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LESSONS FROM LITURGY: A History of the Nicene Creed and Why We Still Care
Father Thomas Pressley

LESSONS FROM LITURGY: A History of the Nicene Creed and Why We Still Care

By Father Thomas Pressley

Although the Nicene Creed rolls off the tongue of every Catholic with ease — or at least with mumbled inclusion after the Sunday homily — many Protestant denominations reject the Nicene Creed or any creed as something unbiblical or manmade, an attempt to add something to the infallible and sufficient Word of God, the Bible. Until, possibly, now, according to the recent 2024 Southern Baptist Convention (SBC) Annual Meeting.

I admit I did not attend this June meeting; my rather unofficial updates came through the New York Times, a dinner conversation with a friend, and the SBC’s final “Proposed Resolutions” document. With this unimpressive journalism as the background, I did find some of their topics worth noting. 

The first NYT headline informed me of three things: there is an SBC, they have an annual meeting, and the convention seemed to reject in-vitro fertilization in a discussion affirming the dignity of every human being from conception to death, including frozen embryos. The second headline said the convention, in a close battle, voted to continue to allow women pastors in their churches. Although I too certainly rejoice to hear about the dignity of every human life and confess I have not given much thought to the debate on women pastors in Protestant denominations, the theological discussion that most intrigued this priest came at dinner with a visiting priest friend: the SBC discussed formally adding the Nicene Creed to their statement of faith. Wow!

To clarify, any discussion of Protestant denominations is difficult because of the great diversity in church beliefs and structures; the last 500 years of reformations have not facilitated “in general” statements about Protestantism. There are certainly Protestants who hold the Nicene Creed to be authentic and authoritative. However, the Southern Baptist denomination has long held a distinctive stance within the broader Christian community: a commitment to being non-creedal. This position means that, historically, Southern Baptists have refrained from binding themselves officially or authoritatively to any doctrinal statements outside of Scripture itself.

But this discussion of adopting the Nicene Creed within the Baptist faith led me to consider the historical importance of the Nicene Creed itself. What is the Nicene Creed which we confess every Sunday? We know it by heart, but do we know whence it came?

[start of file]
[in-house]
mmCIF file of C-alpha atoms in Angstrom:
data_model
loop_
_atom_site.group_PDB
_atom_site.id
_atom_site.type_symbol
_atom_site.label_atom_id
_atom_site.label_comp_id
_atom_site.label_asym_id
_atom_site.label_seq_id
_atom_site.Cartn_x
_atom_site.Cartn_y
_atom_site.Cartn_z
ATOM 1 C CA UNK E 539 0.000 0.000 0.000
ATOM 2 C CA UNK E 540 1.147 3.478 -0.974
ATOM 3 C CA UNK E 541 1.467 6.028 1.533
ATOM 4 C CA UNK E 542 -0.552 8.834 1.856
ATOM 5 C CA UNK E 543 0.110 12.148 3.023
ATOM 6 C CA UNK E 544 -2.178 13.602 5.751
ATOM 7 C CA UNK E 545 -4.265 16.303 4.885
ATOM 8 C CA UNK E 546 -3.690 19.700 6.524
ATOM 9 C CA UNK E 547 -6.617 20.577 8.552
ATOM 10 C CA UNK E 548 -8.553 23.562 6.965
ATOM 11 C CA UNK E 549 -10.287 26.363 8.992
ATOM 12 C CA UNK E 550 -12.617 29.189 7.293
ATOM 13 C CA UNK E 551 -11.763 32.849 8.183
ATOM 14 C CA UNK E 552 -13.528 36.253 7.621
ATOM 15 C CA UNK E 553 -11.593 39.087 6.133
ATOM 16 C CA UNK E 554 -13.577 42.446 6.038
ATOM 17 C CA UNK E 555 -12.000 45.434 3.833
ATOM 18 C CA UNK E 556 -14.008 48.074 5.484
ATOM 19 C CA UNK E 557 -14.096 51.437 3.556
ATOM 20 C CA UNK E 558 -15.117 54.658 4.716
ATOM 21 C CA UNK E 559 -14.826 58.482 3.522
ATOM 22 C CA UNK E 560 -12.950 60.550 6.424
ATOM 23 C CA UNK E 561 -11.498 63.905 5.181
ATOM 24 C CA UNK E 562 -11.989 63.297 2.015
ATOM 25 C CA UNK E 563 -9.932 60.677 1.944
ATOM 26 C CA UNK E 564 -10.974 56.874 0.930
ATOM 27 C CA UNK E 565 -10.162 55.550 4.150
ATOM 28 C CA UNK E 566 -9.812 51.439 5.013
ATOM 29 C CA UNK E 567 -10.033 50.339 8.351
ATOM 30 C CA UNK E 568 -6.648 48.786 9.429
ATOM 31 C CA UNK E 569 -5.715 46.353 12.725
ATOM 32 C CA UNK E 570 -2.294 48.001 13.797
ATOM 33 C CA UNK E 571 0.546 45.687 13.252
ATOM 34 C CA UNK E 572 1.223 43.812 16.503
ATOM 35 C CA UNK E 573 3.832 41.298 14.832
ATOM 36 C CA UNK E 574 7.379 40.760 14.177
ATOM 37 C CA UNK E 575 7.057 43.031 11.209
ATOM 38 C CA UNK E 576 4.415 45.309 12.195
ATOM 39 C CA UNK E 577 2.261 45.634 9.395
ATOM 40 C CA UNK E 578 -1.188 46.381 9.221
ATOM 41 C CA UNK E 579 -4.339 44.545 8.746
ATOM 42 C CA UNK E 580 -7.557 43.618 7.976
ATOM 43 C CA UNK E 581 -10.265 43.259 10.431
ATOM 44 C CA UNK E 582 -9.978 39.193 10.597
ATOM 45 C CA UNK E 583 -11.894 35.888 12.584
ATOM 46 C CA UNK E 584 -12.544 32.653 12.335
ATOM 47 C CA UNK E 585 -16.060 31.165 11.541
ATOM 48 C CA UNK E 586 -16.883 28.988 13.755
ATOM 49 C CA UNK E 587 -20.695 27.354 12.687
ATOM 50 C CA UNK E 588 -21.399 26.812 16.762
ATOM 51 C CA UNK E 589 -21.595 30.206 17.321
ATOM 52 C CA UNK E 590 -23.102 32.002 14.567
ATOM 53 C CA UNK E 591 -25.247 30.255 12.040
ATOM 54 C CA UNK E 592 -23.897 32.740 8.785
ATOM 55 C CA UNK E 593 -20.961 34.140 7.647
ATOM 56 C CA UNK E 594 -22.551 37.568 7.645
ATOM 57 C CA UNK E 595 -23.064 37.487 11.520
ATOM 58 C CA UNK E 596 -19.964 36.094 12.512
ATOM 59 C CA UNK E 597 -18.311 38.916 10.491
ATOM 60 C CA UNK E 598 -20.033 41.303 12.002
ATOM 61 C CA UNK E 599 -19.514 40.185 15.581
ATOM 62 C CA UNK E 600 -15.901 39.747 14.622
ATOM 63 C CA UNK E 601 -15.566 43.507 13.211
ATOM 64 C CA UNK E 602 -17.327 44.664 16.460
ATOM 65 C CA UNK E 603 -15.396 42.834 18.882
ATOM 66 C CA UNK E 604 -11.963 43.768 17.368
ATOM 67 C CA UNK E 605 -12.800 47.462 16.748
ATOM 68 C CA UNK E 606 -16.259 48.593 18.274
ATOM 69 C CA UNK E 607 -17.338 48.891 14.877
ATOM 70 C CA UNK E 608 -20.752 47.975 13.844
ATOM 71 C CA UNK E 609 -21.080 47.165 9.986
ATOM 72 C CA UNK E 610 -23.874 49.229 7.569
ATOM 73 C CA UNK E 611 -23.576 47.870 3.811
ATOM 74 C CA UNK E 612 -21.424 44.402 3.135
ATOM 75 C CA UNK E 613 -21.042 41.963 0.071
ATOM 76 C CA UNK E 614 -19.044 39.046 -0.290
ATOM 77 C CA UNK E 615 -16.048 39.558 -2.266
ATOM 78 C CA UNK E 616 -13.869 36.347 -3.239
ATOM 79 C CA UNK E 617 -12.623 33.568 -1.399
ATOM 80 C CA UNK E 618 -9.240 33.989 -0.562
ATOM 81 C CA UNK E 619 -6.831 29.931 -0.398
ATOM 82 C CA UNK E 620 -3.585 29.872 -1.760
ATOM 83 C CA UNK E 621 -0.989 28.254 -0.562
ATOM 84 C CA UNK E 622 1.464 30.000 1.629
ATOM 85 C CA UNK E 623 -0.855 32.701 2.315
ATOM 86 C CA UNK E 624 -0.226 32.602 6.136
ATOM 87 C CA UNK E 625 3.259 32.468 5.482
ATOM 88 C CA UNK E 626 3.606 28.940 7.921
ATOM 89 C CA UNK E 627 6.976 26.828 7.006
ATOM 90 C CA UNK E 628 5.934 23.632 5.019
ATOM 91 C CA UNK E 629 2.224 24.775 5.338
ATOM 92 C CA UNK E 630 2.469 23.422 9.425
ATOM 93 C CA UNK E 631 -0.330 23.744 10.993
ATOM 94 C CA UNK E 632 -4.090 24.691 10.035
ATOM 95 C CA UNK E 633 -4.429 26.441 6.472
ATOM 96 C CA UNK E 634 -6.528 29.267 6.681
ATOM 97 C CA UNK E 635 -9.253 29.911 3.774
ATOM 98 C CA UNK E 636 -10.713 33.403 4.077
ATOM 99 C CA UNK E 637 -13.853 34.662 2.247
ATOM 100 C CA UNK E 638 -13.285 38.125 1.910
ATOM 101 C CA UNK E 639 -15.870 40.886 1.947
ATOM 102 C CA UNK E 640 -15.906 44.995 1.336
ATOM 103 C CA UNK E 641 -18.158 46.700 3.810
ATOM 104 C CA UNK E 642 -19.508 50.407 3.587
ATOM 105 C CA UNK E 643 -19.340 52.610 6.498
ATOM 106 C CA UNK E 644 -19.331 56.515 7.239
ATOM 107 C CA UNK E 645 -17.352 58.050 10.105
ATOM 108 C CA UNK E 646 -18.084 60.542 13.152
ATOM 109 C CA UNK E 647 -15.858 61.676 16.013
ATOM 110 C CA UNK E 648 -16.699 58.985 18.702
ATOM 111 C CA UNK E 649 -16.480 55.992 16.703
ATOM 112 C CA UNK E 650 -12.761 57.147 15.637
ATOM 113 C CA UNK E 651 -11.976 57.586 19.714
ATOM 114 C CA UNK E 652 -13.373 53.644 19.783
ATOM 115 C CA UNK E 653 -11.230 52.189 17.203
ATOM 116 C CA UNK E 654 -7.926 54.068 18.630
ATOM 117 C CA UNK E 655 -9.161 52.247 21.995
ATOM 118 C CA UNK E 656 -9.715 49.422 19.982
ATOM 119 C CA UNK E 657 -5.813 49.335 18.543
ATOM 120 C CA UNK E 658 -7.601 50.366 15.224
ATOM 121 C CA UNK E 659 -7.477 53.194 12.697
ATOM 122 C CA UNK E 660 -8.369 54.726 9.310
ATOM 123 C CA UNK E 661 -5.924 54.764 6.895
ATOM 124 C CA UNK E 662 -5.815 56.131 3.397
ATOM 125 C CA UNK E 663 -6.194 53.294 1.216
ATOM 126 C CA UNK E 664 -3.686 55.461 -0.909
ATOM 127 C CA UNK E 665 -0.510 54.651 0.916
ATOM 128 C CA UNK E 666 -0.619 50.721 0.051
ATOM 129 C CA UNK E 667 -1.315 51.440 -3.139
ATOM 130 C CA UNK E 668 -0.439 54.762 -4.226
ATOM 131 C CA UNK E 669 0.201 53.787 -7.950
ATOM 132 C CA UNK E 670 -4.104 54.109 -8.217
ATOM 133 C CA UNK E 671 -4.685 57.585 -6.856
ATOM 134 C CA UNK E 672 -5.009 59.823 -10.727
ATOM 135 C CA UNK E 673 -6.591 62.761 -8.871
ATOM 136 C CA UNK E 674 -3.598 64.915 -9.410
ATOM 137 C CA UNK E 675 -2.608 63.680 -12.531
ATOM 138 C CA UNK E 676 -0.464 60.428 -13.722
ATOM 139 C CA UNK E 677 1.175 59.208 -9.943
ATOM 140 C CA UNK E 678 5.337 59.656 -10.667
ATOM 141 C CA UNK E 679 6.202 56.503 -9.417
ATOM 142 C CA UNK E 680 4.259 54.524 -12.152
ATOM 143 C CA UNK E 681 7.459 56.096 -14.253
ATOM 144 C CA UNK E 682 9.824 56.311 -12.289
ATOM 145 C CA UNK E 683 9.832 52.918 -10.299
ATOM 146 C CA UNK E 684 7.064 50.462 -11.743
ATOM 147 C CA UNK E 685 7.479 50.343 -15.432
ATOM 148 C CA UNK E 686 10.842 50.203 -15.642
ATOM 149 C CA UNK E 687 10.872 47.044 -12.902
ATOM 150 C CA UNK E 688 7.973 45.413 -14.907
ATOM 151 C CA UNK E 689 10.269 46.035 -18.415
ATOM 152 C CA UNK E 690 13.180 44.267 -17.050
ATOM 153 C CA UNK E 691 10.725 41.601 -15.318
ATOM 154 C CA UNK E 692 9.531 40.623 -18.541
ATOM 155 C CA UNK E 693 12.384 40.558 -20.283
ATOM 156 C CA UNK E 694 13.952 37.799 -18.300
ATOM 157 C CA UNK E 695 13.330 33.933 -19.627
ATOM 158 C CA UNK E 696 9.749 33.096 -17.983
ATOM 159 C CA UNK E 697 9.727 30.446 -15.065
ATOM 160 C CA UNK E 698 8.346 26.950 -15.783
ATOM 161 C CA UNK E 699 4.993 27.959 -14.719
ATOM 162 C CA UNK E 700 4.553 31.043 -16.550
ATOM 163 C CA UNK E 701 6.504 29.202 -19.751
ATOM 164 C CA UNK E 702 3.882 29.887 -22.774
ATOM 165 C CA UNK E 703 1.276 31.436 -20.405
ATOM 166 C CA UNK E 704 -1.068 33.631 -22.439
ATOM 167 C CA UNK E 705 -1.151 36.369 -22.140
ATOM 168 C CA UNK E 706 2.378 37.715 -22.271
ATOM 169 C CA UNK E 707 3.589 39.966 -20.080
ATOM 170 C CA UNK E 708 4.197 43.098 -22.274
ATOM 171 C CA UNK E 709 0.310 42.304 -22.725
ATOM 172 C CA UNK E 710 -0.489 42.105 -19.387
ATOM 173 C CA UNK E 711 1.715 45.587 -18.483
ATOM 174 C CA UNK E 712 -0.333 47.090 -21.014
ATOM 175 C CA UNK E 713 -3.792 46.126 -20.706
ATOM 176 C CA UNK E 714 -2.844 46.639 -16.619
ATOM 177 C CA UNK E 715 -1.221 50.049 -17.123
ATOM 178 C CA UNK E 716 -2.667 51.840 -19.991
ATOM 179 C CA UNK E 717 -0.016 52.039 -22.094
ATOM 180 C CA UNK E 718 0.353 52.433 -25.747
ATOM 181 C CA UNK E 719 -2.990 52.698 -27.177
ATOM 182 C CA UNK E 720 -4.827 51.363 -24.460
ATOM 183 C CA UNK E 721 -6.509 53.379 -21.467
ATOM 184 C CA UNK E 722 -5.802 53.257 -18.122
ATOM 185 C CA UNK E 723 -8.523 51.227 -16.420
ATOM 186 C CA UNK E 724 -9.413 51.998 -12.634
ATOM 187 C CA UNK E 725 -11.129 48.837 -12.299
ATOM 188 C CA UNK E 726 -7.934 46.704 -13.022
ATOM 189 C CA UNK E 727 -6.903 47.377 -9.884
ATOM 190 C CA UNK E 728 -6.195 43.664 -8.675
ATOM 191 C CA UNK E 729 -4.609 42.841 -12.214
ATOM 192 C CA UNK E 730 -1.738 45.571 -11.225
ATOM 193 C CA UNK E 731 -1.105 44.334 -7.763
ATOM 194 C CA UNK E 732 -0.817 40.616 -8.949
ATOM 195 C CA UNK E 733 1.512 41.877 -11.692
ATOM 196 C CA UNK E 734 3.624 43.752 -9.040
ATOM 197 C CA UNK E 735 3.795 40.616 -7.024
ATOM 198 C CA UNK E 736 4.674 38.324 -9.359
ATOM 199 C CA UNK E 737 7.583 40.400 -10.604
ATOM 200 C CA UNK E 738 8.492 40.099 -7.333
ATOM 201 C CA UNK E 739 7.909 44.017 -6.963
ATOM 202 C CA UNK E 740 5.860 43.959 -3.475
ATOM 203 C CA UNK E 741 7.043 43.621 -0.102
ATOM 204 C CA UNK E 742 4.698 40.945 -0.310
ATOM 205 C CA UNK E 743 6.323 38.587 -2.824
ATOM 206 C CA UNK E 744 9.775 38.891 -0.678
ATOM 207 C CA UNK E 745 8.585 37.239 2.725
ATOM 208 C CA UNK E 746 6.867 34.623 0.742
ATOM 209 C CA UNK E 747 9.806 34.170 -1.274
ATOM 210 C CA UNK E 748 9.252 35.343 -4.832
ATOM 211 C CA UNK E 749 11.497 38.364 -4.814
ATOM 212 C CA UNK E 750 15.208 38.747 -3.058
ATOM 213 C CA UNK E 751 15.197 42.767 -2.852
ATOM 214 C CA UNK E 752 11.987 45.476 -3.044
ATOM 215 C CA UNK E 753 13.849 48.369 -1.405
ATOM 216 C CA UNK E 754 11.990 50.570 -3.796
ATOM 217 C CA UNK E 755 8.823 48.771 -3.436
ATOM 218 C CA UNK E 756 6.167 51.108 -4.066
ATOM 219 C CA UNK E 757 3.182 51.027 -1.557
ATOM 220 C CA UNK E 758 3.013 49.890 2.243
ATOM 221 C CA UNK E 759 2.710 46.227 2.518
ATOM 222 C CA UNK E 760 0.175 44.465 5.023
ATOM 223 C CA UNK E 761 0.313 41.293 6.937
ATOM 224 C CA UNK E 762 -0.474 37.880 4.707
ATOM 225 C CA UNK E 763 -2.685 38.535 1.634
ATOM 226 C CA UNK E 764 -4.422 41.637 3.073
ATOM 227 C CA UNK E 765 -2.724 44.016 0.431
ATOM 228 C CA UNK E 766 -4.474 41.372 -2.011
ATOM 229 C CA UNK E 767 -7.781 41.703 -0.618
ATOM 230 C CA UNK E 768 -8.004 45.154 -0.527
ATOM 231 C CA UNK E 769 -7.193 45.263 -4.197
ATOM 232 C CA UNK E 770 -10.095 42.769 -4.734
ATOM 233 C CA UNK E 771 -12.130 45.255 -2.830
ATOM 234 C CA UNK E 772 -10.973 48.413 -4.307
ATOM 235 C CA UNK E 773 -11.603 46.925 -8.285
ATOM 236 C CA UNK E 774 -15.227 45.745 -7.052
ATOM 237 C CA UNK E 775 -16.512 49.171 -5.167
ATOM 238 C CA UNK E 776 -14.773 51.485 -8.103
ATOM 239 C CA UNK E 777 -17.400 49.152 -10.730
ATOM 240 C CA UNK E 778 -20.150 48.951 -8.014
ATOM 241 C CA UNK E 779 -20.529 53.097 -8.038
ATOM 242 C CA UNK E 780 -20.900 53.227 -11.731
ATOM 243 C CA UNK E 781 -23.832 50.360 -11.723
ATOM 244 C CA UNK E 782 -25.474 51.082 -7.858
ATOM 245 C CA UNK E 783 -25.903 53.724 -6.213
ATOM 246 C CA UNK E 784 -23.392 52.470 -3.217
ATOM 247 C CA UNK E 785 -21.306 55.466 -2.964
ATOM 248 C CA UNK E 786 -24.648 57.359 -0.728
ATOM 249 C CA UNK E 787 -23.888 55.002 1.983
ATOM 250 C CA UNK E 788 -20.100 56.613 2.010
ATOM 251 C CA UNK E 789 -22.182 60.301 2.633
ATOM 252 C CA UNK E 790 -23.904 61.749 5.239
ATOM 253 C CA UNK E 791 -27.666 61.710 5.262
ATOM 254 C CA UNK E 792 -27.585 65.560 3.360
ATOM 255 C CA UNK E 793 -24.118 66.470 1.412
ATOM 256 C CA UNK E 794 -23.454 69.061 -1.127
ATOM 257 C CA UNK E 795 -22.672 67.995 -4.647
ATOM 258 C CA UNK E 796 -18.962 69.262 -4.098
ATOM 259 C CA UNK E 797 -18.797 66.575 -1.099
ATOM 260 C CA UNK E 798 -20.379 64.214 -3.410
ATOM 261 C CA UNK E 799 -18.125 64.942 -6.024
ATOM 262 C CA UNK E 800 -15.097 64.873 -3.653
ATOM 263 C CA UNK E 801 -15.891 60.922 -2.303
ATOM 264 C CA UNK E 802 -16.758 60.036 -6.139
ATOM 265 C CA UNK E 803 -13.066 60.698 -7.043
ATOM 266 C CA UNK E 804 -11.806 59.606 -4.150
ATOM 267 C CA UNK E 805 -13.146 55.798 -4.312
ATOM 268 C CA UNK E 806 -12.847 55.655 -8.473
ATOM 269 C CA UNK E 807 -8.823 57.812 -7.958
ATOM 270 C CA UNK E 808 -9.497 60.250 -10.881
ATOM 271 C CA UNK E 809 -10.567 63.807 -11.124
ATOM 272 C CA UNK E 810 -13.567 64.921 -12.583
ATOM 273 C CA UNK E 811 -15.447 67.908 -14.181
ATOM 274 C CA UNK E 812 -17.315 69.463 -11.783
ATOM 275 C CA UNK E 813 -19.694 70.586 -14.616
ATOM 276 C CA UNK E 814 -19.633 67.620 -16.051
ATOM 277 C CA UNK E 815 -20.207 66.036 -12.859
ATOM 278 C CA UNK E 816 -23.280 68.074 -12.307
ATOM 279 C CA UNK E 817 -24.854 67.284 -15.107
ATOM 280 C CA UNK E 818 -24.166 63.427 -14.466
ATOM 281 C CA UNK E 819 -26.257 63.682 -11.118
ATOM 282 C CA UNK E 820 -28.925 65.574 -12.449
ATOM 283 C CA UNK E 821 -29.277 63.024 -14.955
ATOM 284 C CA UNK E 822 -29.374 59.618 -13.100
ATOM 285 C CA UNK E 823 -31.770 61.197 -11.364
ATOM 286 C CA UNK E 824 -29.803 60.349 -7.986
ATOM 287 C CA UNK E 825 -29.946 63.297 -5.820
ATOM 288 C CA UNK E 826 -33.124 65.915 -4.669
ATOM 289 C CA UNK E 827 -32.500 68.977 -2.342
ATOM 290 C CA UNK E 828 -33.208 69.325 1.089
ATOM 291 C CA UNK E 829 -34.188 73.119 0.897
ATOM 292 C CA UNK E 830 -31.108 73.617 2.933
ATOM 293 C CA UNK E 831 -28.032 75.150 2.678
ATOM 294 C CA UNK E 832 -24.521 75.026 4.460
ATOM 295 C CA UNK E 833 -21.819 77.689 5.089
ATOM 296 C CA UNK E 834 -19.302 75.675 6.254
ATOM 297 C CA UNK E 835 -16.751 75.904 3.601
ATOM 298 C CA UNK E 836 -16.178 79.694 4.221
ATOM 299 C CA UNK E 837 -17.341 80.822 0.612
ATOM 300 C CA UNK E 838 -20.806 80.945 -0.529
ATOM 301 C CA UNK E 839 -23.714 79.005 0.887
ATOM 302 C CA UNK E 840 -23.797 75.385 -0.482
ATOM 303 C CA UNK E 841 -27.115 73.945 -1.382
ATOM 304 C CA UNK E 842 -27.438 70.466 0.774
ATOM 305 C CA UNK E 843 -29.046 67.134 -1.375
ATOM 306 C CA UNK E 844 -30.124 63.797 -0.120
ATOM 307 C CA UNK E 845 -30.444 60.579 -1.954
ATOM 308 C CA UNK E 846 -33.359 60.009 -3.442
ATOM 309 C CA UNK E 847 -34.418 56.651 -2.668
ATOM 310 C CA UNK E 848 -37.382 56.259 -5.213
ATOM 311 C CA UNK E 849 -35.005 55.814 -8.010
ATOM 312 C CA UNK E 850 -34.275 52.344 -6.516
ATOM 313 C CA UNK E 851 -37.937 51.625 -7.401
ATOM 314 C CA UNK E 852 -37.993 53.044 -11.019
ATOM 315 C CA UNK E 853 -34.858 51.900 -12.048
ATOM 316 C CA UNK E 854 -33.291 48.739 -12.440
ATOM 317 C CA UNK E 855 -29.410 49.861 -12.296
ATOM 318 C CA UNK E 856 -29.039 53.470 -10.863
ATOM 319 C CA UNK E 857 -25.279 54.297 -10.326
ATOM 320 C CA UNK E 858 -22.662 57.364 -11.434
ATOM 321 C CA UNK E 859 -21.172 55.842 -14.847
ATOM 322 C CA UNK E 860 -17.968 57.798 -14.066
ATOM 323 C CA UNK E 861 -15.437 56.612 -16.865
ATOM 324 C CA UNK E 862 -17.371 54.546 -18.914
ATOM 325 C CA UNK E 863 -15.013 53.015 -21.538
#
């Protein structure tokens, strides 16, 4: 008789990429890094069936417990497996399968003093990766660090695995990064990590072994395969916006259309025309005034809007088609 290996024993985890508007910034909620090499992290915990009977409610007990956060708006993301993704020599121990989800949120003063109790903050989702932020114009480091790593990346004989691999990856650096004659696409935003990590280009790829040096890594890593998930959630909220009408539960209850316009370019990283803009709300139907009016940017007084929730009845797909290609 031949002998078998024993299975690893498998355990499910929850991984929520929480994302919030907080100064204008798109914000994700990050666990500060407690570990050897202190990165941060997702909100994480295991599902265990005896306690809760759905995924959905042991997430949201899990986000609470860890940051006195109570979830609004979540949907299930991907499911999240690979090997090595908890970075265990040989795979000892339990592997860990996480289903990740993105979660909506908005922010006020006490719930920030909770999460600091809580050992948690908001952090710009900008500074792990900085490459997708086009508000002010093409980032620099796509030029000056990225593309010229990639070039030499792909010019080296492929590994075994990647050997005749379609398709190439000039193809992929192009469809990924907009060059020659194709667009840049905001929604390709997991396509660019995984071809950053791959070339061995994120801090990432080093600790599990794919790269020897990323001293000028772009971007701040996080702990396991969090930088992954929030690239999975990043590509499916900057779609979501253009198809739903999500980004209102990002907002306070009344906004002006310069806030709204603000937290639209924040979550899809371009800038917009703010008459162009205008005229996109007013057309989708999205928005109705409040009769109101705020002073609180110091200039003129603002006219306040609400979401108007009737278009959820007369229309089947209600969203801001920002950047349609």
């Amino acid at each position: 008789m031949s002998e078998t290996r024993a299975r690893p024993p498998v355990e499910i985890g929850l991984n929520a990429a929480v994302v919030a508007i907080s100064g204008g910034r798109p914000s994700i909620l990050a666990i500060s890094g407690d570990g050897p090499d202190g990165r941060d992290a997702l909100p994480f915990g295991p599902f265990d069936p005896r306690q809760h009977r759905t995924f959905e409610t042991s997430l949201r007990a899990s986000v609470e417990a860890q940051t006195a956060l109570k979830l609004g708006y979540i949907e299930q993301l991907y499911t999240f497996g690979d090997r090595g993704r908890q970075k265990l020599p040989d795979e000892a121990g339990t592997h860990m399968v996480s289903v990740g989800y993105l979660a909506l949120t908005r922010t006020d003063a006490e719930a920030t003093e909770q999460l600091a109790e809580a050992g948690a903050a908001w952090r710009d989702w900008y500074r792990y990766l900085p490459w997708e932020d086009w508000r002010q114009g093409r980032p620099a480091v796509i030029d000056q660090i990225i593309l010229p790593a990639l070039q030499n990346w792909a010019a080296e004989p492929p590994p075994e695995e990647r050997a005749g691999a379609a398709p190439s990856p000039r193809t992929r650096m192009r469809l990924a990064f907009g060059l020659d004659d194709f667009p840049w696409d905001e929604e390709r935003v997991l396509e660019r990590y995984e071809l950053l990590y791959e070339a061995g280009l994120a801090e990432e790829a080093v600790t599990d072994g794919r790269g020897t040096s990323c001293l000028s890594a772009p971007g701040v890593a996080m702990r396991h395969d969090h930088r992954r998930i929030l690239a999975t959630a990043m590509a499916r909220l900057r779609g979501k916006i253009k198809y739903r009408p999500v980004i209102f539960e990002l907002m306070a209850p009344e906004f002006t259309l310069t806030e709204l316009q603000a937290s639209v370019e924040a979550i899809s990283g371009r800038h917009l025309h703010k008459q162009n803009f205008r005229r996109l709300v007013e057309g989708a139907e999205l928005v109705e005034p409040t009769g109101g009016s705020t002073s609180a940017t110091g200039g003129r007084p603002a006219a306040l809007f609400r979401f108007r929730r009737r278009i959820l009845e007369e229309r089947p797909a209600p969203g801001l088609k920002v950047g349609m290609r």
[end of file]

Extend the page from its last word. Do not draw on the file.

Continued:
In 325 A.D., Emperor Constantine summoned an ecumenical council in the city of Nicaea, located in modern day Turkey. An ecumenical council is a gathering of bishops and Church leaders to discuss doctrines of the faith and to clarify what we believe. After Christianity became legal with the Edict of Milan in 313 A.D., various false beliefs grew in prominence. A priest of Alexandria named Arius taught that Jesus was our savior but not God; instead, he was a super-creature raised in dignity above the rest of creation. The controversy between the Arians and the Christians claiming the divinity of Christ negatively impacted the empire enough that Constantine intervened to seek a resolution. Fortunately for the blossoming religion of Christianity, God allowed the council to see the truth of his son Jesus’ divinity, and the council correctly determined that Jesus is God.

In 381 A.D., another ecumenical council was summoned in Constantinople, now Istanbul, to finalize the teachings on Christ’s divinity and clarify his humanity, as well as defend the divinity of the Holy Spirit.

Both councils, the First Council of Nicaea and the First Council of Constantinople, developed a symbol of the faith, that which we call a creed. The first Nicene Creed was shorter, dealing predominately with the divinity of Christ and ending with the abrupt, “and in the Holy Spirit.” At Constantinople, the council took the already approved creed from Nicaea, developed the section on the humanity of Christ, and expanded the section on the Holy Spirit. What we now pray at every Sunday liturgy is the fruit of episcopal discussion and debate from over 1,600 years ago. The creed unites us to the past and present Church.

Two points come to mind in reference to the creed and the SBC. First, what a joy to dwell in the same Church which has spent 2,000 years clarifying what it means to be Christian. What a joy knowing we share the same beliefs as the early Church Fathers, those closest to the apostles and Christ.

Second, in his high priestly prayer (John 17), Jesus prays repeatedly that his disciples may be one. We should be encouraged that the SBC chose to discuss a topic so fundamental to the faith as the Nicene Creed. Any agreement on faith and morals that we find with our Protestant brothers and sisters is an opportunity to help spread the good news of salvation and encourage the pursuit of truth. All truth is from Christ, and when we pursue the truth, we pursue Christ.
(Father Thomas Pressley serves as parochial vicar at St. Mary’s Cathedral.)
 

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